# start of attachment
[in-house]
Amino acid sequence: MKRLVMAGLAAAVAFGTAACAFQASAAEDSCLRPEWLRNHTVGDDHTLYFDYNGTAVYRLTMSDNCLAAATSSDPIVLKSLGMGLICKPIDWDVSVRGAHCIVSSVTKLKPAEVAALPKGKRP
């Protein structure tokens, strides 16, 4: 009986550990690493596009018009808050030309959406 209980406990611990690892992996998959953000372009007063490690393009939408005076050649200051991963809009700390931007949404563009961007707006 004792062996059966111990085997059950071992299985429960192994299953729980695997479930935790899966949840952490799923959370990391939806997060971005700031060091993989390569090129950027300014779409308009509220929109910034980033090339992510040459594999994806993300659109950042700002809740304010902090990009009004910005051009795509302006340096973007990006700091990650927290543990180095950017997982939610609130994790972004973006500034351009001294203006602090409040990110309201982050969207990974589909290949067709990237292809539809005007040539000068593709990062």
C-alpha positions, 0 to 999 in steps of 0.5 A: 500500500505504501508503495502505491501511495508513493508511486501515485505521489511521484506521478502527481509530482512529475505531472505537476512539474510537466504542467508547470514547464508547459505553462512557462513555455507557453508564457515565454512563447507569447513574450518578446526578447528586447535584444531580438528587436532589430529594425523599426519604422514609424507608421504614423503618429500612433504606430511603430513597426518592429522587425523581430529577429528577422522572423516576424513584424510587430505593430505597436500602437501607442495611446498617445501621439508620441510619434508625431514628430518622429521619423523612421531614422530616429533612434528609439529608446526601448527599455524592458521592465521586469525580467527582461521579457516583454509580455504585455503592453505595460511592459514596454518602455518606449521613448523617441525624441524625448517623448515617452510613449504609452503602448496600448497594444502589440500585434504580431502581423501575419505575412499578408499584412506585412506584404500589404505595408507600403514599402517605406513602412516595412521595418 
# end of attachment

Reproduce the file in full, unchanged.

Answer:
[in-house]
Amino acid sequence: MKRLVMAGLAAAVAFGTAACAFQASAAEDSCLRPEWLRNHTVGDDHTLYFDYNGTAVYRLTMSDNCLAAATSSDPIVLKSLGMGLICKPIDWDVSVRGAHCIVSSVTKLKPAEVAALPKGKRP
């Protein structure tokens, strides 16, 4: 009986550990690493596009018009808050030309959406 209980406990611990690892992996998959953000372009007063490690393009939408005076050649200051991963809009700390931007949404563009961007707006 004792062996059966111990085997059950071992299985429960192994299953729980695997479930935790899966949840952490799923959370990391939806997060971005700031060091993989390569090129950027300014779409308009509220929109910034980033090339992510040459594999994806993300659109950042700002809740304010902090990009009004910005051009795509302006340096973007990006700091990650927290543990180095950017997982939610609130994790972004973006500034351009001294203006602090409040990110309201982050969207990974589909290949067709990237292809539809005007040539000068593709990062």
C-alpha positions, 0 to 999 in steps of 0.5 A: 500500500505504501508503495502505491501511495508513493508511486501515485505521489511521484506521478502527481509530482512529475505531472505537476512539474510537466504542467508547470514547464508547459505553462512557462513555455507557453508564457515565454512563447507569447513574450518578446526578447528586447535584444531580438528587436532589430529594425523599426519604422514609424507608421504614423503618429500612433504606430511603430513597426518592429522587425523581430529577429528577422522572423516576424513584424510587430505593430505597436500602437501607442495611446498617445501621439508620441510619434508625431514628430518622429521619423523612421531614422530616429533612434528609439529608446526601448527599455524592458521592465521586469525580467527582461521579457516583454509580455504585455503592453505595460511592459514596454518602455518606449521613448523617441525624441524625448517623448515617452510613449504609452503602448496600448497594444502589440500585434504580431502581423501575419505575412499578408499584412506585412506584404500589404505595408507600403514599402517605406513602412516595412521595418 